Welders - Buying New vs. Used


New member
I'm finishing up my welding course at my local Community College and want to buy a welder, primarily for Jeep related projects. Plans thus far include axle mods, shock mounts, possibly a cage, and a short-bed MJ off-road camping trailer. Probably nothing over 1/4" thick. I'm on the fence right now about which direction I want to go in terms of my purchase. I'm looking to spend in the area of $1000 for a GMAW welder and am pretty much set on Miller as that is what I've been using in class and Miller is also what my LWS primarily sells and services. So here's my dilemma...

I'm thinking the smartest thing for my intended use would be to buy a brand new MM211. I can get it new for just under $1K on-line or probably just over $1K when you factor in sales tax at my LWS. It's 110/220 capable, is supposed to lay down a nice bead, is small enough to be portable and not take up too much room in the garage, and would come with all the perks of buying a new machine from a reputable source. Consumables would undoubtedly push me over $1K when you factor in tips, tank, gas, wire, etc.

Then there's craigslist... For about $1K I can buy a used MM250. Unverifiable history, but most of them seem to include a tank, extra wire, and tips, not to mention it is an entry level shop quality machine. Downsides are that the MM250 seems to have a bad reputation for poor arc quality which resulted in Miller quickly coming out with the 250X, 250MP, and shortly thereafter the 251 when they supposedly got it all figured out. It's not portable, may have been used and abused, but again it is a shop quality machine and edges out the MM211 in amperage and blows it away in terms of duty cycle.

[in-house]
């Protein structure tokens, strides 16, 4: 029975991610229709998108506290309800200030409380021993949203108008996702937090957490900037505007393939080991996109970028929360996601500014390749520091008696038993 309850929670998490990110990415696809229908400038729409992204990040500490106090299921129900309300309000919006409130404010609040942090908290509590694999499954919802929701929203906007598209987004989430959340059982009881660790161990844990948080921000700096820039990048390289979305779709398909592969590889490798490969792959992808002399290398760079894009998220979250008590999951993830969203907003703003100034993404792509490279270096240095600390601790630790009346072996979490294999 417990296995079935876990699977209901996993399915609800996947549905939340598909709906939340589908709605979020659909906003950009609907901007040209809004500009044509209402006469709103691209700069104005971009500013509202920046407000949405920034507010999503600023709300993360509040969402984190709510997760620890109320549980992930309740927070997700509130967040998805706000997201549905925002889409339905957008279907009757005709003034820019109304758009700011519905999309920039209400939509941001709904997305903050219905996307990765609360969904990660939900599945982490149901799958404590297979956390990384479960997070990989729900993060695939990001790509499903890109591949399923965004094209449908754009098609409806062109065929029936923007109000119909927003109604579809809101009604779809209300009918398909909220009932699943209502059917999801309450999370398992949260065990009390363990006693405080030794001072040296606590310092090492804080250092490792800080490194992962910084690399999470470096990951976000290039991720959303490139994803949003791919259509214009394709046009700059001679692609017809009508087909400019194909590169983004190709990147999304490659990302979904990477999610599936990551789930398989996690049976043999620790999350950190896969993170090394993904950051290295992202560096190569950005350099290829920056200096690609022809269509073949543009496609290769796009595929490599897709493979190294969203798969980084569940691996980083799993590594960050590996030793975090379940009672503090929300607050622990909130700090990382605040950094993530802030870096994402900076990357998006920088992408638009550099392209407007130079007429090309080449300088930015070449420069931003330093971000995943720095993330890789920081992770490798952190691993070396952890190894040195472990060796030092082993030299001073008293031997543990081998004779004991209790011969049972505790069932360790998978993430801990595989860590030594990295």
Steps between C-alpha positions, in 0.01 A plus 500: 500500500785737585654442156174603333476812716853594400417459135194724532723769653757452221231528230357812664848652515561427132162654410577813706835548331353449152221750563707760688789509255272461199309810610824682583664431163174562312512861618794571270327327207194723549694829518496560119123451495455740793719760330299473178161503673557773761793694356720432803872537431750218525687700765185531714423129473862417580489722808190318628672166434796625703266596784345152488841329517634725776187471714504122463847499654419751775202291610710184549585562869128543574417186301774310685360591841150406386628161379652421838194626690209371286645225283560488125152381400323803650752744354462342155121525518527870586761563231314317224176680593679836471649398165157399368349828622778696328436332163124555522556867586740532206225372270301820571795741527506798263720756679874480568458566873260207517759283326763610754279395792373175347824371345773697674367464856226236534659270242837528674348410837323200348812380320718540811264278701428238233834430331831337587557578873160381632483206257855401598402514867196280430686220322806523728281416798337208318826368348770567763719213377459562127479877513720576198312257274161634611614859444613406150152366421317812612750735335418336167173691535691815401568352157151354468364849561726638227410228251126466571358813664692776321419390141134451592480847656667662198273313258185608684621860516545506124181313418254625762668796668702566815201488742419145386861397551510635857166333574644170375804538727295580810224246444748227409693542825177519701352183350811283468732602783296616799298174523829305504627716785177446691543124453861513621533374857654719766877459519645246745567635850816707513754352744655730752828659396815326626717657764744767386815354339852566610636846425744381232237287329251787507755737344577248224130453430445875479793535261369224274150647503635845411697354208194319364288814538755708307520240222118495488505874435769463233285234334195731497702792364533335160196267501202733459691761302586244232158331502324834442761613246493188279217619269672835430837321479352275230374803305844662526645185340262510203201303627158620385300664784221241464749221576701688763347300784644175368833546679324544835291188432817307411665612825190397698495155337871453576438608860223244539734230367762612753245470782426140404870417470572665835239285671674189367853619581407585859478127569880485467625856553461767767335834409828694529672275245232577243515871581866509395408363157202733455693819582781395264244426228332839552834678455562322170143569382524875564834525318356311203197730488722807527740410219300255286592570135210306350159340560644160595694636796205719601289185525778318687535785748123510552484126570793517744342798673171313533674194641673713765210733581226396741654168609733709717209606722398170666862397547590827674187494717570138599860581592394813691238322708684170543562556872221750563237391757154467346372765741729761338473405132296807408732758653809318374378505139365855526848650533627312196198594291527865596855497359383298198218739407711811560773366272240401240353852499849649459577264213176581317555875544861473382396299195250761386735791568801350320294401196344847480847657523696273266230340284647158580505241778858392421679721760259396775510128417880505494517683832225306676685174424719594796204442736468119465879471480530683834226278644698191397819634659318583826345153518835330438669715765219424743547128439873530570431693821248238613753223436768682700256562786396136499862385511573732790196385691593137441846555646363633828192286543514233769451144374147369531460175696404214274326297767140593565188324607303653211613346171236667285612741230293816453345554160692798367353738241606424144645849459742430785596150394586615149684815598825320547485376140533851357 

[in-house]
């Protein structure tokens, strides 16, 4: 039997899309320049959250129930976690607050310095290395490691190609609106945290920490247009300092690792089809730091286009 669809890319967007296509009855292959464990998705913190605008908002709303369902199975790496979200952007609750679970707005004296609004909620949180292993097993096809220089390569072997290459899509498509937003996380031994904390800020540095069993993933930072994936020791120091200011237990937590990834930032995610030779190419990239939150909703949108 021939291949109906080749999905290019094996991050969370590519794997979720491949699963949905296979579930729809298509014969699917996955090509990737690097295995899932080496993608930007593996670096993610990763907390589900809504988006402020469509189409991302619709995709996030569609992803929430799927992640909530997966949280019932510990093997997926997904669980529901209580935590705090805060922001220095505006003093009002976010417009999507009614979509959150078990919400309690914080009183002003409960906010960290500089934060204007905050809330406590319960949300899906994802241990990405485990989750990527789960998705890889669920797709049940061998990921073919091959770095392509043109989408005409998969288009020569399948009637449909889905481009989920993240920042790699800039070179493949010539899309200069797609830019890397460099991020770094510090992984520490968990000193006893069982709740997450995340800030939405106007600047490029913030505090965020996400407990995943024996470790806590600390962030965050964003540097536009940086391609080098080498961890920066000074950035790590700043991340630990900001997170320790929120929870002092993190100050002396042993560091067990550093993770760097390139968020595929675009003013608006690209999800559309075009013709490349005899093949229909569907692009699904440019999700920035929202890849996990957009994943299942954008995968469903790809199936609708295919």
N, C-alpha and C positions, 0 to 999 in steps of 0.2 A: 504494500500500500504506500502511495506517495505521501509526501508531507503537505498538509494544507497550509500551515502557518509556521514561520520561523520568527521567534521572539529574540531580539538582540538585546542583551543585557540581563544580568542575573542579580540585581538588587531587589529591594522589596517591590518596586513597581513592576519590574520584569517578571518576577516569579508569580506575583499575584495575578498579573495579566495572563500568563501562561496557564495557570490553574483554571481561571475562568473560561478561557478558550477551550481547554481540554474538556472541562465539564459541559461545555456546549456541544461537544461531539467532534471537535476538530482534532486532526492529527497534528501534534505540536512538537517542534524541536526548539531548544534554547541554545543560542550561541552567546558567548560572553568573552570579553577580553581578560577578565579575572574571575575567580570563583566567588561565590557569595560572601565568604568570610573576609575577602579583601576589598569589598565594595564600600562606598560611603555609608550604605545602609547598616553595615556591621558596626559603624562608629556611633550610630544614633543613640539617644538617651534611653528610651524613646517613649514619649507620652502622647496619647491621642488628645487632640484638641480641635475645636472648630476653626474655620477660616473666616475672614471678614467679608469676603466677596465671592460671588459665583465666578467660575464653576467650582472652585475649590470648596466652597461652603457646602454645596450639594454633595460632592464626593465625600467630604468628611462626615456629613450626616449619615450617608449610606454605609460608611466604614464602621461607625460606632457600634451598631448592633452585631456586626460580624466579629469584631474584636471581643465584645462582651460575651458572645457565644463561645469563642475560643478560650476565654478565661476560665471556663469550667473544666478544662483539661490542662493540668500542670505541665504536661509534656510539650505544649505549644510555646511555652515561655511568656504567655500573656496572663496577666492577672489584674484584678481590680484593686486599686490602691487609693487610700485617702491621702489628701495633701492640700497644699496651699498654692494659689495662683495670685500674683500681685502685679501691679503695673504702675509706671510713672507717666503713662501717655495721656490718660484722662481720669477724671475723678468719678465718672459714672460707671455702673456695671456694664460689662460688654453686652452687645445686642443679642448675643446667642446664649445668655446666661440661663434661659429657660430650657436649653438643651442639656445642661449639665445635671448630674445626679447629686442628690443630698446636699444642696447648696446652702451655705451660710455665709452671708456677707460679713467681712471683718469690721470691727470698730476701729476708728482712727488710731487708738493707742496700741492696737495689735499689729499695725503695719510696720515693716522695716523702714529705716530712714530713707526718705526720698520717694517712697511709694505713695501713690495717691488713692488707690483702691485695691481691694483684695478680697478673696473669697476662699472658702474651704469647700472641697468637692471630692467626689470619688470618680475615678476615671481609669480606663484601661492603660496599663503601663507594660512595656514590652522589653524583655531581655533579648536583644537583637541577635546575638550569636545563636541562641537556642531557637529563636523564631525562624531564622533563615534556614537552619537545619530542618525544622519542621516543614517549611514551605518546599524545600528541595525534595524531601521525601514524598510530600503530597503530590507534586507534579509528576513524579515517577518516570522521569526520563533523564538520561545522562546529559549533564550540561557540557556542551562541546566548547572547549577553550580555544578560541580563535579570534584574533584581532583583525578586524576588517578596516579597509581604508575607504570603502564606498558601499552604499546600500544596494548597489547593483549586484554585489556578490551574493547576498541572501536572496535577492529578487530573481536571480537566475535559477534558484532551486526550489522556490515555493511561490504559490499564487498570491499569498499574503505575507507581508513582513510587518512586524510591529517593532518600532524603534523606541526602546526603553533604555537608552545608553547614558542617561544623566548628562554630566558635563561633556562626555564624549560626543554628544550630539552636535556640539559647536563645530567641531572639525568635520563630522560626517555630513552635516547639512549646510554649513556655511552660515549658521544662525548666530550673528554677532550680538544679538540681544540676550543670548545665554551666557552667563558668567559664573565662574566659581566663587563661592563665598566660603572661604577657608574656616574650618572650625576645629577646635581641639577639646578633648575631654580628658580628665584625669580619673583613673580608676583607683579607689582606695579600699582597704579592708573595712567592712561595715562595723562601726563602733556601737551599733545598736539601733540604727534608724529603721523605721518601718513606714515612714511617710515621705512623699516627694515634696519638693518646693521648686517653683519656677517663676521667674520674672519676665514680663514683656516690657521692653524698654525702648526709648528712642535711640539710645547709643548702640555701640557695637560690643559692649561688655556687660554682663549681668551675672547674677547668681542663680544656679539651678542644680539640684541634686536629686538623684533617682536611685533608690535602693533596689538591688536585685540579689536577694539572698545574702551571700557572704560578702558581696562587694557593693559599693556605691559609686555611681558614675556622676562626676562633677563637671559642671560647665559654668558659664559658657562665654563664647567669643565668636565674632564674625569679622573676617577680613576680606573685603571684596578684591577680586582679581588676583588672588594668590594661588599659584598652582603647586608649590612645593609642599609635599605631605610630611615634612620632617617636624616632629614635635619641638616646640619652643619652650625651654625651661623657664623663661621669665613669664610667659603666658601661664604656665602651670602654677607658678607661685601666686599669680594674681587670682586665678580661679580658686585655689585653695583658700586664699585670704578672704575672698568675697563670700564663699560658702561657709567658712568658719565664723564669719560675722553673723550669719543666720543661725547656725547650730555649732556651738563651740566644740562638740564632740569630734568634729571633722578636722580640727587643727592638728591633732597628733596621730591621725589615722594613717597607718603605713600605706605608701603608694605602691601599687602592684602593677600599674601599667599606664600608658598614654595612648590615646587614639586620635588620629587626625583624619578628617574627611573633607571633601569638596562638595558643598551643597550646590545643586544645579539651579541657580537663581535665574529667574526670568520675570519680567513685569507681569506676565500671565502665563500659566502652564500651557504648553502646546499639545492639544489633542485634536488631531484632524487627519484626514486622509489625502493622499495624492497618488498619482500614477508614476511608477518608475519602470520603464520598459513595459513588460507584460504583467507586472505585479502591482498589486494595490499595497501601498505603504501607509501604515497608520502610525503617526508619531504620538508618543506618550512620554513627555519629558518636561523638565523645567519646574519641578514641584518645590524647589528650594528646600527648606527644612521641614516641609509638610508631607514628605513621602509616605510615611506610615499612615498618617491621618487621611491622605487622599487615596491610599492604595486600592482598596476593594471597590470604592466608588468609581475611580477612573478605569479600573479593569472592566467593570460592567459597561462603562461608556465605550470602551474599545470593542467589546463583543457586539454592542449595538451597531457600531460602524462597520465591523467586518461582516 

Also available on craigslist is the MM200. It seems to be a highly respected machine by those in the know as it has a "soft arc". I could probably get one of these for about $600-$800 with a tank, tips, and wire. Downsides are that the MM200's are anywhere from 20-30 years old, again with an unverifiable history. They also have voltage taps instead of infinite adjustability and are not portable either.

A used 251 or 252 would be awesome, but I haven't seen either of those for sale used for anything less than about $1700 so they are pretty much out of the running. I could also get an XMT304 for about $1500 on ebay which would give me GTAW capabilities, but I would also have to buy a wire feeder and a TIG torch, not to mention that it's DC only GTAW capability kind of bums me out as I would not be able to use it on aluminum.

So what would you buy? A brand new, unmolested MM211? A MM250 with a questionable reputation and uncertain past? An old but well respected MM200, again with an uncertain past? A used multi-process machine that would cost significantly more in the short term but could be a money saver in the long term as opposed to buying a separate GTAW machine? I have 220 available so that is not an issue. I don't know how important portability is at this point, but I don't intend on using the machine to make money so it will likely spend 99% of it's time in my garage. I'm working out of a garage so space is an issue, but once you factor in a cart and tank the MM211 is not that much smaller than a MM250. So what are your views? New vs. used? High end hobbyist machine vs. low end shop machine? Current technology vs. old school? Let's hear it...